Alzheimer's rates expected to climb among minority elderly
■ Health care disparities and low minority enrollment in clinical trials interfere with crafting solid treatment plans for blacks and other minorities.
By Susan J. Landers — Posted April 28, 2008
Washington -- As research findings coalesce around a collection of risk factors for Alzheimer's disease, it is becoming obvious that poor and minority populations -- the ones most likely to harbor risk factors such as hypertension and diabetes --also are more likely than whites to encounter this brain disorder.
The age-specific prevalence of dementia already has been estimated to be from 14% to as much as 100% higher in blacks than in whites by the Alzheimer's Assn., an advocacy and educational group based in Chicago. And the disease is expected to surge among Hispanics in the coming years. Currently, about 200,000 Hispanics in the U.S. have Alzheimer's. That number could climb to 1.3 million by 2050, according to the association.
Cardiovascular disease, high cholesterol levels, hypertension, obesity, diabetes and fewer years of education all are factors that may increase an individual's risk for Alzheimer's disease, and minorities are overrepresented in all of these factors.
Since there is unlikely to be a cure for dementia anytime soon, a Plan B for addressing the needs of this group of aging, at-risk minorities was offered at the Annual Conference of the National Council on Aging and the American Society on Aging, held March 26-30 in Washington, D.C.
Presented by Richard E. Powers, MD, a geriatric psychiatrist and medical director of the Alabama Dept. of Mental Health and Mental Retardation in Tuscaloosa, the approach covers the reduction of risk factors, early recognition of disease, aggressive therapy, caregiver support and research. Dr. Powers also is the chair of the Medical Advisory Board of the Alzheimer's Foundation of America, a national, nonprofit organization founded in 2002 and based in New York City.
The fact that few members of minority groups are enrolled in clinical trials to examine the links between risk factors and cognitive decline can lead to treatment complications, Dr. Powers noted. That has to change, he stressed.
"We need to be able to show an African-American that if you don't take your antihypertensive when you are 50, you will end up like your father -- who had terrible dementia -- when you are 70 or 80."
Effects of disparities
Well-documented disparities in the health care provided to African-Americans also make it less likely that existing conditions, such as hypertension and diabetes, will be addressed adequately, he said. "All benchmarks find African-Americans trail the rest of the population."
The elimination of such disparities has been a major focus of several groups in recent years, including the Institute of Medicine, which in 2002 released its report, "Unequal Treatment: Confronting Racial and Ethnic Disparities in Health Care." In addition, in 2004 the AMA, the National Medical Assn. and the National Hispanic Medical Assn. launched a Commission to End Health Care Disparities. More than 60 other health groups have now joined this effort.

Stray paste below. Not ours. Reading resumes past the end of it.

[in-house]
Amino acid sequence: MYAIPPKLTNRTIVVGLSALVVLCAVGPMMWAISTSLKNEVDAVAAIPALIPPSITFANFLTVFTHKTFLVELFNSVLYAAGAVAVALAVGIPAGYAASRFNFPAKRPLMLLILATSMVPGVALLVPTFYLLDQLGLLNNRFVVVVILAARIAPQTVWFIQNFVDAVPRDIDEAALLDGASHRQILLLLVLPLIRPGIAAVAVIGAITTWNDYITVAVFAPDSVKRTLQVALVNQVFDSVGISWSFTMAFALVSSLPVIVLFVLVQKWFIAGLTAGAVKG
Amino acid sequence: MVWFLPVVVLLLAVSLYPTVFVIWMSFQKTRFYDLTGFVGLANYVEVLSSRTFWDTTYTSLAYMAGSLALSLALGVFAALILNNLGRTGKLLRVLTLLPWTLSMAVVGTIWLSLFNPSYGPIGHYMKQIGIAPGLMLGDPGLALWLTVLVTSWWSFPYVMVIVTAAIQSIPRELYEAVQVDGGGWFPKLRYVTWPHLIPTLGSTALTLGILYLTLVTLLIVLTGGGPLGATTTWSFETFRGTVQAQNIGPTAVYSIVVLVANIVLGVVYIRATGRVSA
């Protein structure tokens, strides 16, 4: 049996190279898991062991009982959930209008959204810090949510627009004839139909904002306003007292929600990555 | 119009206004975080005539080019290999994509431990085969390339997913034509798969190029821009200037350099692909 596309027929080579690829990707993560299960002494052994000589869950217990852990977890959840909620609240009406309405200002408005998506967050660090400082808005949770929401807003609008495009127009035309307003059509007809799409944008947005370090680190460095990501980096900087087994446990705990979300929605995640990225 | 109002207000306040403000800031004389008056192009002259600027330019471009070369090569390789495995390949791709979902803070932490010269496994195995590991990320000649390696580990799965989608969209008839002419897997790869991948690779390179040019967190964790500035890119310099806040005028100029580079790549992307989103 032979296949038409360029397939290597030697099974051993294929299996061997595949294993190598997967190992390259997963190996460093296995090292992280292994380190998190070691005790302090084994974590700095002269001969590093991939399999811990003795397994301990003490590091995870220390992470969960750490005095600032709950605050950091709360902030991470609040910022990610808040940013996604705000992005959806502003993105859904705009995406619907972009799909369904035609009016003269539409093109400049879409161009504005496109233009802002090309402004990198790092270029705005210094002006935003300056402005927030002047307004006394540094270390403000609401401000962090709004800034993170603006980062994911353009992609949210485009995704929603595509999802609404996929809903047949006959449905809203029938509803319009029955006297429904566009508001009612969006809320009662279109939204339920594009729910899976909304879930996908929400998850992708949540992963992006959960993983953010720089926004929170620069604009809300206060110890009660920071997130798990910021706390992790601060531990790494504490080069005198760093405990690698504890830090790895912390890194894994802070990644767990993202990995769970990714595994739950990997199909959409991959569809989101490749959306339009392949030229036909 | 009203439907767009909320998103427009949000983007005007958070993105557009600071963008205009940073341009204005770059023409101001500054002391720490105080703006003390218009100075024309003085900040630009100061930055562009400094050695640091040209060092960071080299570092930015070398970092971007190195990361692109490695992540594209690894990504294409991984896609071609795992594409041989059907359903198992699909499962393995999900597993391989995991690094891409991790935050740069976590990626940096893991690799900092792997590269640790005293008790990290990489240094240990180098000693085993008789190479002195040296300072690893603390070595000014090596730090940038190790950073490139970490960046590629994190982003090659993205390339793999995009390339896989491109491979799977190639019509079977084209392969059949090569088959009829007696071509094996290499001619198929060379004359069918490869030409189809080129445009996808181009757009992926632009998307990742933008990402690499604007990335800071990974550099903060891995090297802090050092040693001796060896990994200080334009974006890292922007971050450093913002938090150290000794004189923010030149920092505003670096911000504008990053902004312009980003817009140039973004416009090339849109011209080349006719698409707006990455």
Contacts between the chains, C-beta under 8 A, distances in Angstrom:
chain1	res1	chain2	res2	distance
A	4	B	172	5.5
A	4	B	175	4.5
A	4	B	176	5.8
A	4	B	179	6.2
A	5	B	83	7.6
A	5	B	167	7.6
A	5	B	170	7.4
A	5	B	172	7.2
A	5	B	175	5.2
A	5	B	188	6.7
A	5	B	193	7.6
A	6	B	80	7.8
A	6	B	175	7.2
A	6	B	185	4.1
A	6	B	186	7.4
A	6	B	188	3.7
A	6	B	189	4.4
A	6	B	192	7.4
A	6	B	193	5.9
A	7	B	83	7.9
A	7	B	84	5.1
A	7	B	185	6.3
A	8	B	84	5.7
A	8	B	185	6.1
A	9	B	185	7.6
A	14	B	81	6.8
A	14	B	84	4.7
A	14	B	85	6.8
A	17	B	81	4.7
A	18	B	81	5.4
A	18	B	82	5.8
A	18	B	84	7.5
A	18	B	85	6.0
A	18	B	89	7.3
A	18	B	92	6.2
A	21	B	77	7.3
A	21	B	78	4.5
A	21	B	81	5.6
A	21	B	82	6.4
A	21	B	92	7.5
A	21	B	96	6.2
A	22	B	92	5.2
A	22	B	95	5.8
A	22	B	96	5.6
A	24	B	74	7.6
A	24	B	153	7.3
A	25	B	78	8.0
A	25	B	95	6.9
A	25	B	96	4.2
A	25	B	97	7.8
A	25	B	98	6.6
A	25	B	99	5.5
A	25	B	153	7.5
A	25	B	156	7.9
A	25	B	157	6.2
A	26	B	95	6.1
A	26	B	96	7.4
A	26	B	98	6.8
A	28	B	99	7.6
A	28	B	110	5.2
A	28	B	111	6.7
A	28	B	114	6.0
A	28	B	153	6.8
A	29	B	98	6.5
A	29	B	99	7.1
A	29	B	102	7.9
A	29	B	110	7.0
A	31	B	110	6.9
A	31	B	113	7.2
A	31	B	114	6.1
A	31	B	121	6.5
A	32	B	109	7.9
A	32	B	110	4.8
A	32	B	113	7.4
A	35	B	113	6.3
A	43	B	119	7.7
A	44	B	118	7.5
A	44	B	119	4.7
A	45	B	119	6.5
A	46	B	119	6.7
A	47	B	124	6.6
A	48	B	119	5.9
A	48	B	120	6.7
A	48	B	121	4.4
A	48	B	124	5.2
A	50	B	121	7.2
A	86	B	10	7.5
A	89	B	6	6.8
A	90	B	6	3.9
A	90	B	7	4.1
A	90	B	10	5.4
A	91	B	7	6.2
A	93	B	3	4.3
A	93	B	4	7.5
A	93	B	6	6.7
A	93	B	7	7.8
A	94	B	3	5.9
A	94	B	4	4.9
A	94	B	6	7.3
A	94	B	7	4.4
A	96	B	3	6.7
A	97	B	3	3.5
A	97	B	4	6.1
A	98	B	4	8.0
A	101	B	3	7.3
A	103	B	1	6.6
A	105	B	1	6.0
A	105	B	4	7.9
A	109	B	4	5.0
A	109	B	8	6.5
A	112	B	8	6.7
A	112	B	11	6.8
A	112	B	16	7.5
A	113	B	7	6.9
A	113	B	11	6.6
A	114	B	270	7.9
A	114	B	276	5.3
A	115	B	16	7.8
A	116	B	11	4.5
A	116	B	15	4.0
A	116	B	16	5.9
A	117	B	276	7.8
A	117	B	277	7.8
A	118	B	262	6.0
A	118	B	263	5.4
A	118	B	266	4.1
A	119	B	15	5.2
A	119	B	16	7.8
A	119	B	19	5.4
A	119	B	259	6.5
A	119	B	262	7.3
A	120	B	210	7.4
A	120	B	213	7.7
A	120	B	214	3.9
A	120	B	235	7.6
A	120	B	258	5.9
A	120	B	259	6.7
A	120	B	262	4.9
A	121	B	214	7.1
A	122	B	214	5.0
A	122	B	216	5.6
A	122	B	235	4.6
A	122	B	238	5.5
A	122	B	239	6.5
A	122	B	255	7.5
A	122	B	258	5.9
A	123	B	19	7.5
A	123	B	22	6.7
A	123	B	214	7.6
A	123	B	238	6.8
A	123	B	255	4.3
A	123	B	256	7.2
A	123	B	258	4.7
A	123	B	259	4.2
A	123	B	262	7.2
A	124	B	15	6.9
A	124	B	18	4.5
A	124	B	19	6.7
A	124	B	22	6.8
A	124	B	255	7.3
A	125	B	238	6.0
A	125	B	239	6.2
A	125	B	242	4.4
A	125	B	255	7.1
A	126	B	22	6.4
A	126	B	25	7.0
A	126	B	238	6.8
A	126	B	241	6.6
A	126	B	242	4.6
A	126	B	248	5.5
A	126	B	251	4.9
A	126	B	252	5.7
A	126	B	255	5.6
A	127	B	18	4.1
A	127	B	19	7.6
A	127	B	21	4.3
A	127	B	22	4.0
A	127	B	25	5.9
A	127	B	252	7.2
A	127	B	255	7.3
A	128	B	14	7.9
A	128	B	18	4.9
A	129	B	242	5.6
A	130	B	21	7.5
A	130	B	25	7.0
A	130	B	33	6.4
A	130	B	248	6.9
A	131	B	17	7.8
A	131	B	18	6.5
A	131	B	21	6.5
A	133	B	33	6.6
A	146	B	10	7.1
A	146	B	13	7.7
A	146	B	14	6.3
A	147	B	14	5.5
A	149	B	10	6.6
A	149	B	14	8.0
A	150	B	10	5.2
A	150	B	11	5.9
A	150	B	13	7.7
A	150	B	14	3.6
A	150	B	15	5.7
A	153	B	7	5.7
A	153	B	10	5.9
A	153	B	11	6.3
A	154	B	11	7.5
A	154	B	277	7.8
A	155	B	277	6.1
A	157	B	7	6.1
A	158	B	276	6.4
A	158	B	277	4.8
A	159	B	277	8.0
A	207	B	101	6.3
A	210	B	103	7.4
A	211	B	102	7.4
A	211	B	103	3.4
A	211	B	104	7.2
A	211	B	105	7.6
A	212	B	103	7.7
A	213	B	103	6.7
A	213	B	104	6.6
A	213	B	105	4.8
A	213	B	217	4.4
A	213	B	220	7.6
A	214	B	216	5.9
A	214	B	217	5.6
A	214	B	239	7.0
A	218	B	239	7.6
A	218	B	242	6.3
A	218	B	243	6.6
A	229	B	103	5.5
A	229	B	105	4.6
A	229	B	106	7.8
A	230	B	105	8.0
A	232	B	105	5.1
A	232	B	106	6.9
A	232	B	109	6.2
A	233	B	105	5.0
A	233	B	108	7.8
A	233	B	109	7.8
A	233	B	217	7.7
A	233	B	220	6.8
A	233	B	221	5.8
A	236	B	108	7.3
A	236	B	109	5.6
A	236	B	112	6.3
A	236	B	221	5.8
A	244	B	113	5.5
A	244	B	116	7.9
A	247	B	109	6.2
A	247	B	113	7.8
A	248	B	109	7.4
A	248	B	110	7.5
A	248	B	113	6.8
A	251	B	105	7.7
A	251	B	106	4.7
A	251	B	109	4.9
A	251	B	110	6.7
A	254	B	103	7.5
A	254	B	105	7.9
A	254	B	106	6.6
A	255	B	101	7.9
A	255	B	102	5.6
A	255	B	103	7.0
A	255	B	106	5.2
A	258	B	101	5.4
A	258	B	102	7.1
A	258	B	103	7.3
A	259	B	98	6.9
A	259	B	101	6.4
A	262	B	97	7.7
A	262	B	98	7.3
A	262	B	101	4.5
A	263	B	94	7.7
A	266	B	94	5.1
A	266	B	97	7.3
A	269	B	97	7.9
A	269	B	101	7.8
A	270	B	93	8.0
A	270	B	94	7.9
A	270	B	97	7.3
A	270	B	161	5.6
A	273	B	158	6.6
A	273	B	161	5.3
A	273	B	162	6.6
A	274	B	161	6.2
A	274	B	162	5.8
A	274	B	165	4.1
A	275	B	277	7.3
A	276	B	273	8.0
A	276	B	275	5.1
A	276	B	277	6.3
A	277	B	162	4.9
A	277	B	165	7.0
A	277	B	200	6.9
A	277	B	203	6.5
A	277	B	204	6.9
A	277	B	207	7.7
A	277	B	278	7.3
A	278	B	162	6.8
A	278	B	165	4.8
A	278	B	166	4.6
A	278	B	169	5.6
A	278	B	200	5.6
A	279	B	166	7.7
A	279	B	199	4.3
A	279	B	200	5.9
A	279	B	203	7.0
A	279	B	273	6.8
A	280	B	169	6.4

Another roadblock that might discourage blacks and other minority group members from joining research studies is the lingering distrust of the medical system generated by the infamous Tuskegee syphilis study, Dr. Powers said. In that study, the course of the untreated disease was charted for 40 years among poor, black men until the study was halted in 1972.
Many members of minority communities also believe that dementia's progress is a natural part of aging, so they don't see the need to study it, Dr. Powers said. "We have work to do" to correct these impressions, he added.
A first step could be a discussion on dementia between concerned patients and primary care physicians. But the subject doesn't often come up, according to surveys conducted by the Alzheimer's foundation. Dr. Powers called this lack of communication "a malfunction in the system."
Such a discussion could reveal a treatable problem that can affect memory, such as sleep apnea, vitamin B12 deficiency, thyroid disease or the effect of drugs like benzodiazepines, Dr, Powers said. "Yet thousands of people are sitting home thinking they have a problem."
Dementia screening, which the Alzheimer's foundation supports, remains controversial, with opponents saying the risk for false-positives is too high to warrant widespread testing, and the stigma of a positive test would prove a deterrent to those with memory concerns.
But the foundation views screenings as an educational opportunity, allowing physicians and others to say, "Here's what you can do to hang onto that precious intellect," Dr. Powers said.
Broad, systemic changes are required to address the needs of a growing group of elderly patients at risk for dementia adequately, Dr. Powers said. "The system now serves no one the way we want it to. African-Americans and other minorities need to be included."